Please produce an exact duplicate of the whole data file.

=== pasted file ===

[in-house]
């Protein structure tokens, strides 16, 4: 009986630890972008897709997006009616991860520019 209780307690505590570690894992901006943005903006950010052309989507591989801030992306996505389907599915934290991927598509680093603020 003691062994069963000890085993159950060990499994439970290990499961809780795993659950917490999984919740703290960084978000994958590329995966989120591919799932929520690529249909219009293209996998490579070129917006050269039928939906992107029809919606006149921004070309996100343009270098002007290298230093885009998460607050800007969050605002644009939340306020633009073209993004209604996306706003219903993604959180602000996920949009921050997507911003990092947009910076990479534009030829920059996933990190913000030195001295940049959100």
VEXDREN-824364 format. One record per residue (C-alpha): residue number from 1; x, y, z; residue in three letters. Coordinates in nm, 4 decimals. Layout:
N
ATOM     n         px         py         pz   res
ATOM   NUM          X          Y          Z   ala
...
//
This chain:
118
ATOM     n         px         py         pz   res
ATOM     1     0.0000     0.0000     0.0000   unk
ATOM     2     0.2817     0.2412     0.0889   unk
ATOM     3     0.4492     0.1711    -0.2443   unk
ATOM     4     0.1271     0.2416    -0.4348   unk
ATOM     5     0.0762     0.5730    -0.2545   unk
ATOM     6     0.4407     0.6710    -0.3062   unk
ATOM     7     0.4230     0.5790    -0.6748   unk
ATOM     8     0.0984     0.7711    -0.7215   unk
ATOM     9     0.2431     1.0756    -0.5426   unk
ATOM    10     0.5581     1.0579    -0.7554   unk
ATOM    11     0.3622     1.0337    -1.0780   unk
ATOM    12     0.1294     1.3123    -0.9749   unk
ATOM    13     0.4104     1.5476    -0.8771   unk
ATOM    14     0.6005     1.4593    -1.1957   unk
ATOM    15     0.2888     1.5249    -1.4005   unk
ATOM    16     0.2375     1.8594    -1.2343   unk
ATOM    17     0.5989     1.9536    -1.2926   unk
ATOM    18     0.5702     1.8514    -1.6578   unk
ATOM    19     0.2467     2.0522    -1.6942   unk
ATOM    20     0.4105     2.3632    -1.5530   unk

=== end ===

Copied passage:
[in-house]
């Protein structure tokens, strides 16, 4: 009986630890972008897709997006009616991860520019 209780307690505590570690894992901006943005903006950010052309989507591989801030992306996505389907599915934290991927598509680093603020 003691062994069963000890085993159950060990499994439970290990499961809780795993659950917490999984919740703290960084978000994958590329995966989120591919799932929520690529249909219009293209996998490579070129917006050269039928939906992107029809919606006149921004070309996100343009270098002007290298230093885009998460607050800007969050605002644009939340306020633009073209993004209604996306706003219903993604959180602000996920949009921050997507911003990092947009910076990479534009030829920059996933990190913000030195001295940049959100």
VEXDREN-824364 format. One record per residue (C-alpha): residue number from 1; x, y, z; residue in three letters. Coordinates in nm, 4 decimals. Layout:
N
ATOM     n         px         py         pz   res
ATOM   NUM          X          Y          Z   ala
...
//
This chain:
118
ATOM     n         px         py         pz   res
ATOM     1     0.0000     0.0000     0.0000   unk
ATOM     2     0.2817     0.2412     0.0889   unk
ATOM     3     0.4492     0.1711    -0.2443   unk
ATOM     4     0.1271     0.2416    -0.4348   unk
ATOM     5     0.0762     0.5730    -0.2545   unk
ATOM     6     0.4407     0.6710    -0.3062   unk
ATOM     7     0.4230     0.5790    -0.6748   unk
ATOM     8     0.0984     0.7711    -0.7215   unk
ATOM     9     0.2431     1.0756    -0.5426   unk
ATOM    10     0.5581     1.0579    -0.7554   unk
ATOM    11     0.3622     1.0337    -1.0780   unk
ATOM    12     0.1294     1.3123    -0.9749   unk
ATOM    13     0.4104     1.5476    -0.8771   unk
ATOM    14     0.6005     1.4593    -1.1957   unk
ATOM    15     0.2888     1.5249    -1.4005   unk
ATOM    16     0.2375     1.8594    -1.2343   unk
ATOM    17     0.5989     1.9536    -1.2926   unk
ATOM    18     0.5702     1.8514    -1.6578   unk
ATOM    19     0.2467     2.0522    -1.6942   unk
ATOM    20     0.4105     2.3632    -1.5530   unk